Tambo daughter 'dumped' by ANC
Tselane Tambo – daughter of former ANC president Oliver Tambo – has accused the ANC of “dumping” her at her most vulnerable, leaving her to fend for herself, sick and alone.
And, after speaking to City Press, she claims she received calls from party members who had helped to move her into a new apartment in Fourways, north of Johannesburg, demanding to know why she was speaking to the media, and threatened to move her into a shack in Alexandra. But they say she threatened to call on the Economic Freedom Fighters (EFF) for help.
Tambo (56), an actress, suffered a stroke in 2014. She can no longer use her left arm, has slurred speech and walks with the aid of a walking stick.
She suffered the stroke shortly after making tabloid headlines for having allegedly been “kicked out” of a luxury guest house in Sandton after failing to pay a hefty R157 000 bill for her stay.
Tambo spoke to City Press this week in the sparsely furnished two-bedroom flat she said she was “dumped in” five weeks ago by members of the ANC. It’s located in a new development in Fourways. Asked whether she had gone to her older brother Dali for help, she broke down and said: “I don’t have a brother.”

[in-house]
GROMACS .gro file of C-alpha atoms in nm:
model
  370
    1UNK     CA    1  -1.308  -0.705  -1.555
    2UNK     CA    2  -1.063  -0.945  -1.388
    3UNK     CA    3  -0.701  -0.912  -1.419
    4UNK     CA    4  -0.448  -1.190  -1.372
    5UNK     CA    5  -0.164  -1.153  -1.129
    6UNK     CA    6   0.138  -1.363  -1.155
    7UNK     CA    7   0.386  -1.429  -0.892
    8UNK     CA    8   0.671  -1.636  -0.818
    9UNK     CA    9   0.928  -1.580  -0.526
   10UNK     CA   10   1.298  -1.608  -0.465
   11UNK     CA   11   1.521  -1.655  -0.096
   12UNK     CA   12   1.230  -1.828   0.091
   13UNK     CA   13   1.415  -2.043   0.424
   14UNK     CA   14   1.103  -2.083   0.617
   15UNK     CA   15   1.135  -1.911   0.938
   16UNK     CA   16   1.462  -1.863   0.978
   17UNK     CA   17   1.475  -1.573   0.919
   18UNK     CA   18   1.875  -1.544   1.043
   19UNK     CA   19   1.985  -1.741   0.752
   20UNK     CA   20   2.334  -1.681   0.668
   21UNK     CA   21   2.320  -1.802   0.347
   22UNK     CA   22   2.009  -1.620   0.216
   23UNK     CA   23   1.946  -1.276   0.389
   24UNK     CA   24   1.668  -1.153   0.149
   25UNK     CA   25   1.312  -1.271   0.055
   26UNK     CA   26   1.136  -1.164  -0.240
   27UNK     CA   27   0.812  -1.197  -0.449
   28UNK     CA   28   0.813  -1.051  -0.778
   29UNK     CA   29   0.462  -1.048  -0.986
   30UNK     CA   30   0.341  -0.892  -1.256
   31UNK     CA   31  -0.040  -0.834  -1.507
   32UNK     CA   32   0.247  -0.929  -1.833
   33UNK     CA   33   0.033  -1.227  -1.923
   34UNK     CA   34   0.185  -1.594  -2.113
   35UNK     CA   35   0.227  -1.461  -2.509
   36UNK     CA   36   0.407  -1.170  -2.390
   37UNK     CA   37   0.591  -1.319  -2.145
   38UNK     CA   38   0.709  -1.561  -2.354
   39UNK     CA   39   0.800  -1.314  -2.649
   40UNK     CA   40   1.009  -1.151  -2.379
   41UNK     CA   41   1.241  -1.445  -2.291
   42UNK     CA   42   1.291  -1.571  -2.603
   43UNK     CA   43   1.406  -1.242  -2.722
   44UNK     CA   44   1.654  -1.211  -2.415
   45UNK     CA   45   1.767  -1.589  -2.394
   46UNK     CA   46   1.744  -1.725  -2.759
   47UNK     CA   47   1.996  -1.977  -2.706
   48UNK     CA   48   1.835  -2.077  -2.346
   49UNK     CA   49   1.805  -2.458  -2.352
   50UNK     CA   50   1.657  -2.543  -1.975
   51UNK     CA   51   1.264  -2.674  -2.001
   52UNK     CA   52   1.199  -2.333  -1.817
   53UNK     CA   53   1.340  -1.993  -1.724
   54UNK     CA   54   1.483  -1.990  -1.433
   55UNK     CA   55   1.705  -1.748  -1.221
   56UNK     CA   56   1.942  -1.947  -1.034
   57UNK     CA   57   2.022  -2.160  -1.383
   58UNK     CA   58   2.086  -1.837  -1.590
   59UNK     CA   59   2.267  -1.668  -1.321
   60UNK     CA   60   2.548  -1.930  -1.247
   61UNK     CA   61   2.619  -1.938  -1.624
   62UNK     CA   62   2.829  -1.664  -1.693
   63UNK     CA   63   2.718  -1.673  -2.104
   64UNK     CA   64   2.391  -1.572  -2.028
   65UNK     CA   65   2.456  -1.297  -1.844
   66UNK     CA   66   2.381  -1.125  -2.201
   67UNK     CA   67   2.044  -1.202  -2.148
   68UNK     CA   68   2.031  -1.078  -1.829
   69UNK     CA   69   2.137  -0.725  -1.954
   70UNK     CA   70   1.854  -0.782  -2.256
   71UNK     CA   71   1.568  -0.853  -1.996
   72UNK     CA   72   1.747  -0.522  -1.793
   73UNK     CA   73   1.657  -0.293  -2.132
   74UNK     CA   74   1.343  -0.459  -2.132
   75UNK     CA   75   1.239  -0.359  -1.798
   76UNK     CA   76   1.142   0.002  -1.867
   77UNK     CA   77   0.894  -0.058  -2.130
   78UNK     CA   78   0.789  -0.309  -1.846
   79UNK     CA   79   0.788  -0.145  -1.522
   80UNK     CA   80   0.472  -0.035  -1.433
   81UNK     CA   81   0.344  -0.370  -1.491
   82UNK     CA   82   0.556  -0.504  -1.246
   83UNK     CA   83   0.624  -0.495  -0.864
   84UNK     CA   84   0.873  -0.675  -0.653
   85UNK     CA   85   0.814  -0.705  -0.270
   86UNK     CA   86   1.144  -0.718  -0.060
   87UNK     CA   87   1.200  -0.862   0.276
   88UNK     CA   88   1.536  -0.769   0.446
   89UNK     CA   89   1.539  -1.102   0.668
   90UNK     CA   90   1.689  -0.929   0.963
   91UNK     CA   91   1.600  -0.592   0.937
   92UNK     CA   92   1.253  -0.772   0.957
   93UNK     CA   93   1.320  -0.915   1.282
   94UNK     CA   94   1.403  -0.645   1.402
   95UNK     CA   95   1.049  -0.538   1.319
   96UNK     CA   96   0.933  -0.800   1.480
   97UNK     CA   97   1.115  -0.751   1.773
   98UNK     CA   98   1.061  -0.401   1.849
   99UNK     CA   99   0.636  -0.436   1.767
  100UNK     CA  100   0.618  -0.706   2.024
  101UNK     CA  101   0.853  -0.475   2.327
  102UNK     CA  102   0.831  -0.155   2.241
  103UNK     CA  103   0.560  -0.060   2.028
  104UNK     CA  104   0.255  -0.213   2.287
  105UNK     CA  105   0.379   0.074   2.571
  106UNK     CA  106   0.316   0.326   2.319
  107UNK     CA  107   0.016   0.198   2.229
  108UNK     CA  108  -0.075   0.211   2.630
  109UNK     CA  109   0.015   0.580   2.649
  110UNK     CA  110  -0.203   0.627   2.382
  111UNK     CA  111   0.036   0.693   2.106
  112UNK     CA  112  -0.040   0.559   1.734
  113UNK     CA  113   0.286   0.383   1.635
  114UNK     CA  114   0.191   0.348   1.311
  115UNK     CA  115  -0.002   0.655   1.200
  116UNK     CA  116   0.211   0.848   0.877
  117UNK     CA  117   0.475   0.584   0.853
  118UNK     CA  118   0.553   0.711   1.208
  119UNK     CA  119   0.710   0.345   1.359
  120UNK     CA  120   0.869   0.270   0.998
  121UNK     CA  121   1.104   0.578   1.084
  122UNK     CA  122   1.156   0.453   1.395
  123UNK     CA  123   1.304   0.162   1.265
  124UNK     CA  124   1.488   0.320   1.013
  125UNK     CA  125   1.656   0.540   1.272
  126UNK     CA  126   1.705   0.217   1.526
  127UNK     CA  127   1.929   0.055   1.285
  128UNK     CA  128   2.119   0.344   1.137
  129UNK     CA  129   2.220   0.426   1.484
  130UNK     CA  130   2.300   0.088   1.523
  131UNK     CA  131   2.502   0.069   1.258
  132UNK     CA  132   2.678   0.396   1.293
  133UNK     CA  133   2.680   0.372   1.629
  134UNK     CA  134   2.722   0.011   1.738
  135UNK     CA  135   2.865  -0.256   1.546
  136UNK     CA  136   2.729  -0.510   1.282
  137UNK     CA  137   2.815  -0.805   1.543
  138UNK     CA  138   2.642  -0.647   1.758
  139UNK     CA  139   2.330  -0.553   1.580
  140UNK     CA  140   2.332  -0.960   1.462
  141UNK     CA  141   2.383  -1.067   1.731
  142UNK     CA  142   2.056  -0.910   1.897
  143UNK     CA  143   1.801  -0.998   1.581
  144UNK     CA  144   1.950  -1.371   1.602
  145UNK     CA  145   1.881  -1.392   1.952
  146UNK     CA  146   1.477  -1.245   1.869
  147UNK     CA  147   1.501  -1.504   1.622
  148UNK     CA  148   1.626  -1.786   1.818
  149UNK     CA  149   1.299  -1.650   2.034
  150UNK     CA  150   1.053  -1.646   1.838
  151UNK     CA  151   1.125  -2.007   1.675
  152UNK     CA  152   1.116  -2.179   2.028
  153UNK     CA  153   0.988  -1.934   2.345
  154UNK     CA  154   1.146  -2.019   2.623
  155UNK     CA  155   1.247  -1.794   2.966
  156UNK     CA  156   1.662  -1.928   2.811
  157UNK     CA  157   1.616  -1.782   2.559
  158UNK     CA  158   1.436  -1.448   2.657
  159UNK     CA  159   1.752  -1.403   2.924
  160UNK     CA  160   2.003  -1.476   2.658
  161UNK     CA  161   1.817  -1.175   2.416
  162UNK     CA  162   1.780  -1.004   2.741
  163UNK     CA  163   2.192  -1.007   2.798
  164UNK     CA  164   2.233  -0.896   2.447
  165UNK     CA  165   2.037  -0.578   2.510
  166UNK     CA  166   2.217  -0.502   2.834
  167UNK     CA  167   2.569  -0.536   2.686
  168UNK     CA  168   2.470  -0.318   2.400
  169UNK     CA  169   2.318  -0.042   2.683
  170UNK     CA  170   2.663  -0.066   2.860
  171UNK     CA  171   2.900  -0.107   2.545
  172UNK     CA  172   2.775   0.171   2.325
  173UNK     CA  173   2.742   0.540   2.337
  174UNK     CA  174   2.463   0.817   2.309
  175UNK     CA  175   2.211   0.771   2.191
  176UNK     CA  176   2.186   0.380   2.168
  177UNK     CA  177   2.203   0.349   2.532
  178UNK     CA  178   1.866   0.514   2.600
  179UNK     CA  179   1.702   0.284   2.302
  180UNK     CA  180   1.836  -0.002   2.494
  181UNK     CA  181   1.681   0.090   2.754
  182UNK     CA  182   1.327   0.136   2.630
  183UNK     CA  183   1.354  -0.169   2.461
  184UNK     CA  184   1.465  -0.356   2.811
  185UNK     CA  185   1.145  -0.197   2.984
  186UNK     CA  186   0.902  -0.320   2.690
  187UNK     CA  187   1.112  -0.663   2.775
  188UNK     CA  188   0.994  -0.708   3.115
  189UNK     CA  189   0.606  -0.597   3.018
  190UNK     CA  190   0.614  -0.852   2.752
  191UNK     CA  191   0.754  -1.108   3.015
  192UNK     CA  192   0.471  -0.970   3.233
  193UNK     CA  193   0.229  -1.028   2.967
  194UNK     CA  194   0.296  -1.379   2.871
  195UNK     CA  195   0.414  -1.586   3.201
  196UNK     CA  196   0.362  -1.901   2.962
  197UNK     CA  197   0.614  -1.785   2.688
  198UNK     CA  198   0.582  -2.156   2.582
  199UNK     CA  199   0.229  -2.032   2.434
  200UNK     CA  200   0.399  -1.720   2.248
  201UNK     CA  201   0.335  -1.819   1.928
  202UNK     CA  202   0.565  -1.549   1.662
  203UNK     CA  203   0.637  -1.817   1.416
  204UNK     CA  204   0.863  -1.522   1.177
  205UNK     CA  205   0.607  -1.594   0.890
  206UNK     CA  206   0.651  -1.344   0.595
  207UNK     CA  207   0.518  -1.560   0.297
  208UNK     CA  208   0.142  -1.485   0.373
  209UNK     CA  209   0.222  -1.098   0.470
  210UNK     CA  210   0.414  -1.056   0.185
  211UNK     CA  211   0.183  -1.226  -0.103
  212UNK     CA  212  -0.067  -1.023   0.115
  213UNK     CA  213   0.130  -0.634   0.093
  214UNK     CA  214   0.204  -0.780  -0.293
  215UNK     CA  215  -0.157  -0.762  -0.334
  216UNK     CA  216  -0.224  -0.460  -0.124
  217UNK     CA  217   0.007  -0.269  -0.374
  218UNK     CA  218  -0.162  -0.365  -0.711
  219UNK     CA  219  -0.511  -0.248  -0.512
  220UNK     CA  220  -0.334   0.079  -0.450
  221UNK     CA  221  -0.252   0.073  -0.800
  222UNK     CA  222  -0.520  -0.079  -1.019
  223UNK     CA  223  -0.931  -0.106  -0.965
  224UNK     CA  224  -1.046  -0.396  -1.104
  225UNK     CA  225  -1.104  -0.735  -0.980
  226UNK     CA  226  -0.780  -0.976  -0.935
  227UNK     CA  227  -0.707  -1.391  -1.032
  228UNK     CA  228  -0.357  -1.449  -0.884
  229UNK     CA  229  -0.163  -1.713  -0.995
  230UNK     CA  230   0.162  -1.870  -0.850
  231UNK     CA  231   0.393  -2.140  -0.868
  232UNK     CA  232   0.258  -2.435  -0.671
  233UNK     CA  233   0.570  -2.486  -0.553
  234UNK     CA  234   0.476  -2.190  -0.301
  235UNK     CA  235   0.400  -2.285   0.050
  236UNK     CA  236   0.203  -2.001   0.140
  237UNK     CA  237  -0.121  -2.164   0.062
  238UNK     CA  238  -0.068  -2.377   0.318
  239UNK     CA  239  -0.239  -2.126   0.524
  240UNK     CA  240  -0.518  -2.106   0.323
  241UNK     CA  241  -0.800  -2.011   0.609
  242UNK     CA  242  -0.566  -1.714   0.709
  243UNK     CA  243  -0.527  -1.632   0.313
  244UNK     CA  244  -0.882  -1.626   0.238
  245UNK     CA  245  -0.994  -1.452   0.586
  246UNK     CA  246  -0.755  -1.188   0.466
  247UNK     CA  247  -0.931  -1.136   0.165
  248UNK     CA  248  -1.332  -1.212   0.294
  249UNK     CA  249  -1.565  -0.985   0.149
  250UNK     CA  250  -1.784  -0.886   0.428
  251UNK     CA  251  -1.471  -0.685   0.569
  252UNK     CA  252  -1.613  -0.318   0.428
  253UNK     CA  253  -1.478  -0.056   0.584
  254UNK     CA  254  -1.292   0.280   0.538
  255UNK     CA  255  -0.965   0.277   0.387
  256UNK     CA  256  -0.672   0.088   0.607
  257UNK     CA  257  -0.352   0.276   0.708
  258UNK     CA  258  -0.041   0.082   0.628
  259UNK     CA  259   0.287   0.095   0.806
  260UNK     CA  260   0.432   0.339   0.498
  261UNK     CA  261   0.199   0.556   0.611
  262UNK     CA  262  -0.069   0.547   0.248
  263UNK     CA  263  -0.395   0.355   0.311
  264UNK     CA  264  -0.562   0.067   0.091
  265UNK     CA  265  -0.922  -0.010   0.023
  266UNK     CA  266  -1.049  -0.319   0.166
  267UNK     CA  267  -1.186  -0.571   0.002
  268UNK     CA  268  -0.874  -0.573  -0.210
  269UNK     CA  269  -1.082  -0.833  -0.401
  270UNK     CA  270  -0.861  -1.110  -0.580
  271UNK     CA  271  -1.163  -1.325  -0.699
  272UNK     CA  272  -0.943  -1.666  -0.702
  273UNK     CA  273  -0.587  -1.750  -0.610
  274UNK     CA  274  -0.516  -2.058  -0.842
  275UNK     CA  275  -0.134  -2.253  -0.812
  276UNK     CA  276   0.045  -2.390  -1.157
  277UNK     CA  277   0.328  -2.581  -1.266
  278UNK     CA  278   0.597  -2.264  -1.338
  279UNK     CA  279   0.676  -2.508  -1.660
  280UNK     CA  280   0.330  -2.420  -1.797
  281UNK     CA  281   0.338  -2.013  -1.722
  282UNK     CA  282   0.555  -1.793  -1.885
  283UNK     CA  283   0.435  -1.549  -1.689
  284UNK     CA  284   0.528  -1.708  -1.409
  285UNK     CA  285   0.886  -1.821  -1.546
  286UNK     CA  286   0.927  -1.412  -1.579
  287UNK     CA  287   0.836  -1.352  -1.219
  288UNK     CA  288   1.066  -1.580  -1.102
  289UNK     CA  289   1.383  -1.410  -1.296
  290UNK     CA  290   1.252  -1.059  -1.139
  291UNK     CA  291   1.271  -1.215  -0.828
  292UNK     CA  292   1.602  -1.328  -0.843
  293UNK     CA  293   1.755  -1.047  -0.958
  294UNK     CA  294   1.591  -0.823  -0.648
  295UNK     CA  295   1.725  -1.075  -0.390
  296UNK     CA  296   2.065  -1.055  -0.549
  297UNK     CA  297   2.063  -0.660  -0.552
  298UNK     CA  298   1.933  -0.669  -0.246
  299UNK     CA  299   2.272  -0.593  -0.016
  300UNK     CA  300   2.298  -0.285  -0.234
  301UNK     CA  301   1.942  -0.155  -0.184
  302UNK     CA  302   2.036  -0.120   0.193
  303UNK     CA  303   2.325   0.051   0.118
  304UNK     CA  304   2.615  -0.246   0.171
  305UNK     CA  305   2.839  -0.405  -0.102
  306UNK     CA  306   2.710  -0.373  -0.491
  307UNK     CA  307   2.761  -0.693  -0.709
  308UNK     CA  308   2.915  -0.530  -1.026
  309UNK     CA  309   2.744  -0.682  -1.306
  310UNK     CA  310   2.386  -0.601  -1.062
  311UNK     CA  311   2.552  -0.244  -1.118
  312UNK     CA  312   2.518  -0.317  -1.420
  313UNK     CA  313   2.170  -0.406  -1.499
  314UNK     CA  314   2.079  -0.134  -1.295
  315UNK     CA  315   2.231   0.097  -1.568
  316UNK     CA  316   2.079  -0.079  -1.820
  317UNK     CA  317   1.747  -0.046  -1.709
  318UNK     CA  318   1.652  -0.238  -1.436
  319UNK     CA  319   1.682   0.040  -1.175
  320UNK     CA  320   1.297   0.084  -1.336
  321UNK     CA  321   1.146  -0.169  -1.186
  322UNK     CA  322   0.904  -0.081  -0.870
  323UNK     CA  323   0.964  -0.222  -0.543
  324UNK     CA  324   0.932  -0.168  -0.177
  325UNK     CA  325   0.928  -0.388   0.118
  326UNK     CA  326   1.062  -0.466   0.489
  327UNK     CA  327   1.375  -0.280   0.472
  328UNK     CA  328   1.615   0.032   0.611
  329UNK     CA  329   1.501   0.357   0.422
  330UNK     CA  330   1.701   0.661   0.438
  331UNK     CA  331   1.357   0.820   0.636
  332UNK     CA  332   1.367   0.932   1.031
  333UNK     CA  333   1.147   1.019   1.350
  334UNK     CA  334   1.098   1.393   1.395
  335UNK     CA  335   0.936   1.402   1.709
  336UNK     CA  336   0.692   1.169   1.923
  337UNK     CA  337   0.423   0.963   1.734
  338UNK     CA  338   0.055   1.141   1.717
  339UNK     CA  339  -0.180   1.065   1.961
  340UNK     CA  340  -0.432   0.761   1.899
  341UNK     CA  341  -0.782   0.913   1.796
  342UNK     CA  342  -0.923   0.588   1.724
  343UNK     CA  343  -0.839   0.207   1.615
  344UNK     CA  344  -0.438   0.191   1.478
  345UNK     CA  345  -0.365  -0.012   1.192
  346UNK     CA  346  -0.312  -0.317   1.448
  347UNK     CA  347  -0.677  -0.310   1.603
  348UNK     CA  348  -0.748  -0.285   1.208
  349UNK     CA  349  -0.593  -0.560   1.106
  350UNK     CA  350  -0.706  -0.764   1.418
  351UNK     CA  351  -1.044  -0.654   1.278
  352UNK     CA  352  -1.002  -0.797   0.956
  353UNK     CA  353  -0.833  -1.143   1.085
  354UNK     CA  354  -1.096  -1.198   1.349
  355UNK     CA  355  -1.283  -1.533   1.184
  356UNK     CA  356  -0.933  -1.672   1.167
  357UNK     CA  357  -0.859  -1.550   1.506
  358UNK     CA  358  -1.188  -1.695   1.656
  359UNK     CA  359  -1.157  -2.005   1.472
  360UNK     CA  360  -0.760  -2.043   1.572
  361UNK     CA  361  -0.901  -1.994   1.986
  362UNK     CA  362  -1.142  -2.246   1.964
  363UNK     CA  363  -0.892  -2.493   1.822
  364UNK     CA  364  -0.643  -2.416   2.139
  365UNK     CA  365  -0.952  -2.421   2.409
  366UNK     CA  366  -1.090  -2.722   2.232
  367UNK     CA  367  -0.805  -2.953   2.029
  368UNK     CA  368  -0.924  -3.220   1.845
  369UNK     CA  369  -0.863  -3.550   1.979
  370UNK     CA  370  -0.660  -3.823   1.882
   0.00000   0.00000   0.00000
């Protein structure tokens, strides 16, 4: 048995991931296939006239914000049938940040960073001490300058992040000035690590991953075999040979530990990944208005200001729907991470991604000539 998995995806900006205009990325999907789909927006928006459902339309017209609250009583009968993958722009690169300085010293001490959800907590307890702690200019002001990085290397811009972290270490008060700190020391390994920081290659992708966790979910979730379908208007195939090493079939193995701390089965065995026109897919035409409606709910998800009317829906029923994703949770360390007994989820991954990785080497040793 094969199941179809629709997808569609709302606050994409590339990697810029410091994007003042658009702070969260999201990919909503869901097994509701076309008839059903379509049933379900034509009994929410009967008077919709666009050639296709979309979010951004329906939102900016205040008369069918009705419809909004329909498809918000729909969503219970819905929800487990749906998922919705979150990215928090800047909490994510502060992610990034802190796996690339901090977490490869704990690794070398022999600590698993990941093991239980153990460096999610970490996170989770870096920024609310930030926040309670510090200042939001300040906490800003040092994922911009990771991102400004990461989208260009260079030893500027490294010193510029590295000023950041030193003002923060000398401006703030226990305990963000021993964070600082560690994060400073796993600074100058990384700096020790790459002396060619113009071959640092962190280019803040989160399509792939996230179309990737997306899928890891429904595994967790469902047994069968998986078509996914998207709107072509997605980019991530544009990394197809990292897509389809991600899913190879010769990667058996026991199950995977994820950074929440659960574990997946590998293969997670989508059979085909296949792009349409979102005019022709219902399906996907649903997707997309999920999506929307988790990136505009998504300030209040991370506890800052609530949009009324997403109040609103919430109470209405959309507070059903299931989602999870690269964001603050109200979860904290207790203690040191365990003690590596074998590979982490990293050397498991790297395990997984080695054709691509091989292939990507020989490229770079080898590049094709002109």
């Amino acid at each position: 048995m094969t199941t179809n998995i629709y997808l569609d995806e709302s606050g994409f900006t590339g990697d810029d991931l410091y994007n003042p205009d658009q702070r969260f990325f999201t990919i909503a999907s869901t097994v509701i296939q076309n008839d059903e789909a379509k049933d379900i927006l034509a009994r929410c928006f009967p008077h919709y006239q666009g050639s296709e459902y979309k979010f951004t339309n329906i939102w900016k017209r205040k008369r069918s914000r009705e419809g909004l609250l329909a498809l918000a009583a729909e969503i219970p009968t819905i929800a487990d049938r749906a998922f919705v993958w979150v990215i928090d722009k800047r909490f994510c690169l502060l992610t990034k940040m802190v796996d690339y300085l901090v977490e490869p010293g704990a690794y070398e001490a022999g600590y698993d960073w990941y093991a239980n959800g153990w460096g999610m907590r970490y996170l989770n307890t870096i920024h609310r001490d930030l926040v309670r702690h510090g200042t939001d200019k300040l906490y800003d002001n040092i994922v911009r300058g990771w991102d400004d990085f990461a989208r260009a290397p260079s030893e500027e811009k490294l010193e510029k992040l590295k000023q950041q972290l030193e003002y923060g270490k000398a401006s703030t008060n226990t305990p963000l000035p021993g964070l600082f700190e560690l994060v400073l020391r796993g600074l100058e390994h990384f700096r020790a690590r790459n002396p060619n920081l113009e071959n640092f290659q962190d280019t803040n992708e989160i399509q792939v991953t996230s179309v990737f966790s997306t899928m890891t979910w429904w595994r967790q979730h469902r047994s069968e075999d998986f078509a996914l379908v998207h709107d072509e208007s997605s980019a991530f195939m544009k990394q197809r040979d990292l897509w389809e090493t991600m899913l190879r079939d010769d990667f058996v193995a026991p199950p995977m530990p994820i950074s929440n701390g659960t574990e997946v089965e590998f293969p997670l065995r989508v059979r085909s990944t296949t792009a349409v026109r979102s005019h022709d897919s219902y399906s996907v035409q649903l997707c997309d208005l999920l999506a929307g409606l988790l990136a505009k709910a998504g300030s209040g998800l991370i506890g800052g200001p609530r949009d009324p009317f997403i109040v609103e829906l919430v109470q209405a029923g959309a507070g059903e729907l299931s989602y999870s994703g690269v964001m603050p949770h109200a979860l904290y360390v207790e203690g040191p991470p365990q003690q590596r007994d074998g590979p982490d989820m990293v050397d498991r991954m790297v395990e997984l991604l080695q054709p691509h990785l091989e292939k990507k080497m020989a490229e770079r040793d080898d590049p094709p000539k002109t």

But he insists he has “supported her all her adult life”.
For most of this year, Tselane has been living out of two suitcases at the mercy of a dutiful group of friends, moving between various guest houses; a KwaZulu-Natal sangoma’s compound, where she tried to find a cure for her paralysis; and Simon’s Town in Cape Town, where she was happiest.
“A friend was supporting me financially until she could no longer do so. I had no source of income. I moved around Cape Town for a bit until another friend said I should come back to Johannesburg, and convinced me to ask the ANC for help. I had never done that before, but I had no choice,” said Tambo.
She said she spoke to ANC chairperson Gwede Mantashe, who told her he would ask the party’s treasurer-general Paul Mashatile to help her find and pay for accommodation. Tambo claims that, after a few weeks, her accommodation at a Sandton guest house went unpaid, despite assurances from Mantashe and Mashatile, and she ended up having to move to Alexandra township to stay with a cousin.
But her cousin was also overburdened, living in a cramped three-bedroom house with a dozen children.
“She insisted we go to Luthuli House to get help for me. We spoke to the general manager, who then contacted the guys Paul assigned to help me,” she said.
“They said to me that the problem is that no one wants to help me because there are rumours I was in rehab and that I spent R10m from my inheritance money. What inheritance money? Trust me, if I had had R10m, I’d be comfortable for the rest of my life.”
Five weeks ago, Tambo was brought to the flat where she now stays – an area that suffers frequent power and water outages, and has no accessible public transport.
“I told them it’s too far from my life. I may not have a lot of it left, but I still have a bit of it. It’s a desert out here; it costs me a lot of money trying to get to church in Sandton,” she said.
“When I was brought in, I asked to buy my own groceries, but the men who brought me rushed to the store and got me tons of baked beans, huge bags of sugar and other food I don’t eat because of my health.”